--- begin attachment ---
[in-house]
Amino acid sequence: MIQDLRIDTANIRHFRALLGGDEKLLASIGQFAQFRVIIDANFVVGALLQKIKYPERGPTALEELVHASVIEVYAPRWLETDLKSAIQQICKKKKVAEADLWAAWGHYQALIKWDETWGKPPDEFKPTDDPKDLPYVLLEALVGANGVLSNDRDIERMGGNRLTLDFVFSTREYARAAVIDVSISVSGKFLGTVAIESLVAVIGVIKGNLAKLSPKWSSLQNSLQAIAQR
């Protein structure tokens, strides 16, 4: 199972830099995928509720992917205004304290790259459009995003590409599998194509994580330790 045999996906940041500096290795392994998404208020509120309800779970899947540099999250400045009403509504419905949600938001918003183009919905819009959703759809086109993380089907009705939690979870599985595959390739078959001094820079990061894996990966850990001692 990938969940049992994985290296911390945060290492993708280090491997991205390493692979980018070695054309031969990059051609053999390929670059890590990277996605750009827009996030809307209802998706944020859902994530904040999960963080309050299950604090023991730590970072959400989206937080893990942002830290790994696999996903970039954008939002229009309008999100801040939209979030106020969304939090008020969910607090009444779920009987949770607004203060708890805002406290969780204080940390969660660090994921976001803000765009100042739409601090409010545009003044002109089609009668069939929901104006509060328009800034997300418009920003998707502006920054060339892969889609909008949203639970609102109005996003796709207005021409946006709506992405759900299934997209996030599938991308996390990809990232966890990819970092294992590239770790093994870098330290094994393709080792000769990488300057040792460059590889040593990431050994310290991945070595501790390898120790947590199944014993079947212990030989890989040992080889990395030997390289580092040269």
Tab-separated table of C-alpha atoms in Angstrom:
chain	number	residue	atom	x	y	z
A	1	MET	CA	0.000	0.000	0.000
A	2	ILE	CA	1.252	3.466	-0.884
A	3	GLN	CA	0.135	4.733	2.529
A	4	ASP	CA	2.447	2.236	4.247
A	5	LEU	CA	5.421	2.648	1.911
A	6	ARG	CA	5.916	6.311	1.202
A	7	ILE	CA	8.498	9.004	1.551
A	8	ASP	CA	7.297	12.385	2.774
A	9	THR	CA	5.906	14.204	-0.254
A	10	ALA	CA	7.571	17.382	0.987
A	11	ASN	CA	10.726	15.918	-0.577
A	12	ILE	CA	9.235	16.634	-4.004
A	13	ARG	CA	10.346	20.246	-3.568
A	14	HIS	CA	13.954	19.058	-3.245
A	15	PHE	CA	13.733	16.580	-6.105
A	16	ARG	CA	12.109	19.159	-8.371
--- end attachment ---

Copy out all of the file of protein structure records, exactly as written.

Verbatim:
[in-house]
Amino acid sequence: MIQDLRIDTANIRHFRALLGGDEKLLASIGQFAQFRVIIDANFVVGALLQKIKYPERGPTALEELVHASVIEVYAPRWLETDLKSAIQQICKKKKVAEADLWAAWGHYQALIKWDETWGKPPDEFKPTDDPKDLPYVLLEALVGANGVLSNDRDIERMGGNRLTLDFVFSTREYARAAVIDVSISVSGKFLGTVAIESLVAVIGVIKGNLAKLSPKWSSLQNSLQAIAQR
């Protein structure tokens, strides 16, 4: 199972830099995928509720992917205004304290790259459009995003590409599998194509994580330790 045999996906940041500096290795392994998404208020509120309800779970899947540099999250400045009403509504419905949600938001918003183009919905819009959703759809086109993380089907009705939690979870599985595959390739078959001094820079990061894996990966850990001692 990938969940049992994985290296911390945060290492993708280090491997991205390493692979980018070695054309031969990059051609053999390929670059890590990277996605750009827009996030809307209802998706944020859902994530904040999960963080309050299950604090023991730590970072959400989206937080893990942002830290790994696999996903970039954008939002229009309008999100801040939209979030106020969304939090008020969910607090009444779920009987949770607004203060708890805002406290969780204080940390969660660090994921976001803000765009100042739409601090409010545009003044002109089609009668069939929901104006509060328009800034997300418009920003998707502006920054060339892969889609909008949203639970609102109005996003796709207005021409946006709506992405759900299934997209996030599938991308996390990809990232966890990819970092294992590239770790093994870098330290094994393709080792000769990488300057040792460059590889040593990431050994310290991945070595501790390898120790947590199944014993079947212990030989890989040992080889990395030997390289580092040269």
Tab-separated table of C-alpha atoms in Angstrom:
chain	number	residue	atom	x	y	z
A	1	MET	CA	0.000	0.000	0.000
A	2	ILE	CA	1.252	3.466	-0.884
A	3	GLN	CA	0.135	4.733	2.529
A	4	ASP	CA	2.447	2.236	4.247
A	5	LEU	CA	5.421	2.648	1.911
A	6	ARG	CA	5.916	6.311	1.202
A	7	ILE	CA	8.498	9.004	1.551
A	8	ASP	CA	7.297	12.385	2.774
A	9	THR	CA	5.906	14.204	-0.254
A	10	ALA	CA	7.571	17.382	0.987
A	11	ASN	CA	10.726	15.918	-0.577
A	12	ILE	CA	9.235	16.634	-4.004
A	13	ARG	CA	10.346	20.246	-3.568
A	14	HIS	CA	13.954	19.058	-3.245
A	15	PHE	CA	13.733	16.580	-6.105
A	16	ARG	CA	12.109	19.159	-8.371